Tag: saturn

Saving Saturn: A different kind of car collector  – Eric Weiner @Hagerty

Saving Saturn: A different kind of car collector – Eric Weiner @Hagerty

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The most interesting car collection you’ve never heard of lives in a subdivision just outside Princeton, New Jersey. Nestled between patches of bucolic farmland and aging equestrian stables, in the cool shadow of a nature preserve, the neighborhood looks like any other. Drive past too quickly and you might miss the vast horde of Saturns, fanned out in the driveway of a single house like paint swatches in a catalogue. Before that rainbow array of plastic body panels stands its caretaker, a soft-spoken 26-year-old woman named Jessieleigh Freeman.

She fiddles with a scrunchie on her wrist and purses her lips as I wander, speechless, among the coupes, sedans, and wagons. “Seventeen of them,” she says, one hand idly playing with the Saturn pendant on her choker necklace. “I’ve got one in every body style—a few doubles, even.” The skateboard she carries displays the same two words you’ll find all over her Instagram: Saving Saturn.

How did Saturn get to the point that it needed her help? At the outset, the new brand lived up to its slogan, “a different kind of car company.” It was announced as the newest addition to GM’s household in 1985, the result of a bright-eyed dream that an all-American economy car with a unique approach could best Japan’s imports. Like the United States, Saturn was indeed a Grand Experiment. Most people remember the brand’s plastic body panels, meant to stave off rust, but Saturn’s true brilliance lay in the approach it took to people. Attempting to operate outside of the way Detroit had long done business, Saturn built its first plant in Spring Hill, Tennessee. Employees were recruited from various GM factories, and these people were eager to join an energetic culture offering the promise of a clean slate. Having signed up with Saturn, they then benefited from an unprecedented arrangement with the UAW chapter that allowed them to sidestep the complex web of union job classifications, participate in key decision making, and earn wages based in part on quality and productivity goals. GM even instituted a profit-sharing program in place of the traditional fixed-income pension. At retail locations, Saturn pioneered no-haggle pricing that immediately attracted thousands of hopeful customers.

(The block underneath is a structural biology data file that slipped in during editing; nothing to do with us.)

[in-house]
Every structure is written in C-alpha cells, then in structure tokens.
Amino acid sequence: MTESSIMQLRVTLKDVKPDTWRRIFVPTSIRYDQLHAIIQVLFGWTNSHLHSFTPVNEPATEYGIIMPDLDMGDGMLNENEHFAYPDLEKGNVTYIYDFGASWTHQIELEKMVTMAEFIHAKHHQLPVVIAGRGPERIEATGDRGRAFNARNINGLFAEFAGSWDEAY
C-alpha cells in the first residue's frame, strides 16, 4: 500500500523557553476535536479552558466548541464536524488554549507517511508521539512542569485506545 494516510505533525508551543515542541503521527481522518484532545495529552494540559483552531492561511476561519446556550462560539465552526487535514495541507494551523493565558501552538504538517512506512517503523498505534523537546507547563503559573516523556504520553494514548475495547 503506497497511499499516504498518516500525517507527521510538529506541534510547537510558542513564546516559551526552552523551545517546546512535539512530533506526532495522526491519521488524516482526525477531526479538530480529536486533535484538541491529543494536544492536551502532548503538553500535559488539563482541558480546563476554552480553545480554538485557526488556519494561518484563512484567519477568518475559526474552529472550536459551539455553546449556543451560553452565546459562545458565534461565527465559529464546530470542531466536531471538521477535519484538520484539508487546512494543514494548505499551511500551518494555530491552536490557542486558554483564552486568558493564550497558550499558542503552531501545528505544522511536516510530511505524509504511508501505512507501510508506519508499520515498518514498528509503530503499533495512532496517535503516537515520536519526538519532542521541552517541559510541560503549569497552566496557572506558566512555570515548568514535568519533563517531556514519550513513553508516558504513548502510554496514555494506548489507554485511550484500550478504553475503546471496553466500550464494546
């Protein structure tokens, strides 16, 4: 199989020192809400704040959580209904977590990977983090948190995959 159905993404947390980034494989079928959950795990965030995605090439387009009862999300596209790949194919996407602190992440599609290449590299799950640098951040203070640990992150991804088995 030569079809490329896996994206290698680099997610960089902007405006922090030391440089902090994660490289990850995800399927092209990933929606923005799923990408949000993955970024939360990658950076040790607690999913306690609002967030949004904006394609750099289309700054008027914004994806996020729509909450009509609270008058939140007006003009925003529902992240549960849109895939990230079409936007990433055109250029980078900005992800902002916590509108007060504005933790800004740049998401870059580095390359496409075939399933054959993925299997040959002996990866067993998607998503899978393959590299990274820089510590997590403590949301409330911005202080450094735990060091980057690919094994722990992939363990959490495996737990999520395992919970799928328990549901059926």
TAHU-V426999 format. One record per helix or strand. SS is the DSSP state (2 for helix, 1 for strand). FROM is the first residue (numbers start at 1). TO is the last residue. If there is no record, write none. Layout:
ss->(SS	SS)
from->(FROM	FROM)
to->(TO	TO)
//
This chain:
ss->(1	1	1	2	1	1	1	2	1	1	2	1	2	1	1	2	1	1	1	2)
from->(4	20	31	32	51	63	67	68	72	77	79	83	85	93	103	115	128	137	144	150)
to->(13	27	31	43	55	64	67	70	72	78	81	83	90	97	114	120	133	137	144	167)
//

This concept was so appealing that demand for new Saturns outstripped the Spring Hill plant’s production capability for the first five years. The brand’s early years were by and large successful, with massive customer satisfaction and an eclectic owner demographic that seemed all-in.

Not everyone at General Motors shared that enthusiasm. The rest of the company lived on the main deck of a corporate battleship—the kind of place where a proposed update to the bathroom tile might have to pass through multiple floors of executives—and it didn’t take long for resentment to boil over. Saturn was sucking up valuable resources, and as the brand’s initial momentum waned, the goodwill that had paved the brand’s road ran dry. The original S-Series ended production in 2002, by which point the larger L-Series line was being produced under traditional UAW labor rules in a Delaware plant. Soon after came the Vue SUV, the Ion sedan, the Relay minivan, and the Sky roadster—all of which were based on other GM models, and not unique to Saturn. An attempt to sell the brand to Penske fell through, and the dealership body closed for good in October 2010. That’s the end of it.

But not for Freeman. When she talks about her cars, she speaks slowly, surveying the breadth of her collection.

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In its day, a 1993 Saturn SL2 was nothing special. That’s what makes it very special to one family – Daniel Strohl @Hemmings

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On a Sunday night in June 1993, George Chamberlain couldn’t contain his excitement. He gathered his whole family – wife, son, daughter – and hustled them in to his hand-me-down beater Volkswagen Rabbit. That night in St. Peters, Missouri, there were no carnivals, no church suppers, no special events that had George thrilled. Instead, it was a silver Saturn SL2

.”It was his first new car,” his son, Scott, said. “He did a lot of research on it – read all the reviews, read up on it in Consumer Reports.